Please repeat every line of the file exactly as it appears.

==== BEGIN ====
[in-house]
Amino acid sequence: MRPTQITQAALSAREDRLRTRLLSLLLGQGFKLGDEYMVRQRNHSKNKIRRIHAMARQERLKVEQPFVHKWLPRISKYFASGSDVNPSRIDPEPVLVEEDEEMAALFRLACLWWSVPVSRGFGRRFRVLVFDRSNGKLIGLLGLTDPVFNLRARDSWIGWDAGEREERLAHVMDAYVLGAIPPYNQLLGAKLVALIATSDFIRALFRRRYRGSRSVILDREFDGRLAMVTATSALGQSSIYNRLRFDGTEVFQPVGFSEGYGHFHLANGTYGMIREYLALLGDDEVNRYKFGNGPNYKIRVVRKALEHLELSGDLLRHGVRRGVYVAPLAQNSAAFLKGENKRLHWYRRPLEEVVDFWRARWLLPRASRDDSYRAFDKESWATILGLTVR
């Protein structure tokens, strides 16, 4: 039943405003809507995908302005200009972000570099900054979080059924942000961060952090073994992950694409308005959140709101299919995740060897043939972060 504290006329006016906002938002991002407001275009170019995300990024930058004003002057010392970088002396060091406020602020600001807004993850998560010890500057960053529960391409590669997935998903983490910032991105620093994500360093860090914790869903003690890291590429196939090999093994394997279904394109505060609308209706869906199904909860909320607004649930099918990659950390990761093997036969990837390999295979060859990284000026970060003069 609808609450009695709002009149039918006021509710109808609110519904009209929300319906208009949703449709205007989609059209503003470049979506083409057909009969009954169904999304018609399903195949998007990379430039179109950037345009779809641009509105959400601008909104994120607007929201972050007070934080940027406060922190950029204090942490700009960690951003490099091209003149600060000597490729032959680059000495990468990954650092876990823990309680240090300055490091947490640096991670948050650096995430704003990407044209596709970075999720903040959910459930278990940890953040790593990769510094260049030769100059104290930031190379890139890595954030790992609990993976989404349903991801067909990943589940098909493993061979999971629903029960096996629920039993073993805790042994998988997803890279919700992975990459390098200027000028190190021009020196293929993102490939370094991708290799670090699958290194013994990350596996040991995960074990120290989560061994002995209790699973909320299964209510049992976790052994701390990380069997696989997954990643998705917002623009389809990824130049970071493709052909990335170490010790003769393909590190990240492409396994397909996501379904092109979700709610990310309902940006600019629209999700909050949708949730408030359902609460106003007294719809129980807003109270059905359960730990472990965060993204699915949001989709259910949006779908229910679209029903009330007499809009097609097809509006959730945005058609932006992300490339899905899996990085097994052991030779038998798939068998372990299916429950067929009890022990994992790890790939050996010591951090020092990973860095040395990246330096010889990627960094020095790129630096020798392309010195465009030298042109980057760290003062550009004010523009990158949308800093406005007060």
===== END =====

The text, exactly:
[in-house]
Amino acid sequence: MRPTQITQAALSAREDRLRTRLLSLLLGQGFKLGDEYMVRQRNHSKNKIRRIHAMARQERLKVEQPFVHKWLPRISKYFASGSDVNPSRIDPEPVLVEEDEEMAALFRLACLWWSVPVSRGFGRRFRVLVFDRSNGKLIGLLGLTDPVFNLRARDSWIGWDAGEREERLAHVMDAYVLGAIPPYNQLLGAKLVALIATSDFIRALFRRRYRGSRSVILDREFDGRLAMVTATSALGQSSIYNRLRFDGTEVFQPVGFSEGYGHFHLANGTYGMIREYLALLGDDEVNRYKFGNGPNYKIRVVRKALEHLELSGDLLRHGVRRGVYVAPLAQNSAAFLKGENKRLHWYRRPLEEVVDFWRARWLLPRASRDDSYRAFDKESWATILGLTVR
């Protein structure tokens, strides 16, 4: 039943405003809507995908302005200009972000570099900054979080059924942000961060952090073994992950694409308005959140709101299919995740060897043939972060 504290006329006016906002938002991002407001275009170019995300990024930058004003002057010392970088002396060091406020602020600001807004993850998560010890500057960053529960391409590669997935998903983490910032991105620093994500360093860090914790869903003690890291590429196939090999093994394997279904394109505060609308209706869906199904909860909320607004649930099918990659950390990761093997036969990837390999295979060859990284000026970060003069 609808609450009695709002009149039918006021509710109808609110519904009209929300319906208009949703449709205007989609059209503003470049979506083409057909009969009954169904999304018609399903195949998007990379430039179109950037345009779809641009509105959400601008909104994120607007929201972050007070934080940027406060922190950029204090942490700009960690951003490099091209003149600060000597490729032959680059000495990468990954650092876990823990309680240090300055490091947490640096991670948050650096995430704003990407044209596709970075999720903040959910459930278990940890953040790593990769510094260049030769100059104290930031190379890139890595954030790992609990993976989404349903991801067909990943589940098909493993061979999971629903029960096996629920039993073993805790042994998988997803890279919700992975990459390098200027000028190190021009020196293929993102490939370094991708290799670090699958290194013994990350596996040991995960074990120290989560061994002995209790699973909320299964209510049992976790052994701390990380069997696989997954990643998705917002623009389809990824130049970071493709052909990335170490010790003769393909590190990240492409396994397909996501379904092109979700709610990310309902940006600019629209999700909050949708949730408030359902609460106003007294719809129980807003109270059905359960730990472990965060993204699915949001989709259910949006779908229910679209029903009330007499809009097609097809509006959730945005058609932006992300490339899905899996990085097994052991030779038998798939068998372990299916429950067929009890022990994992790890790939050996010591951090020092990973860095040395990246330096010889990627960094020095790129630096020798392309010195465009030298042109980057760290003062550009004010523009990158949308800093406005007060």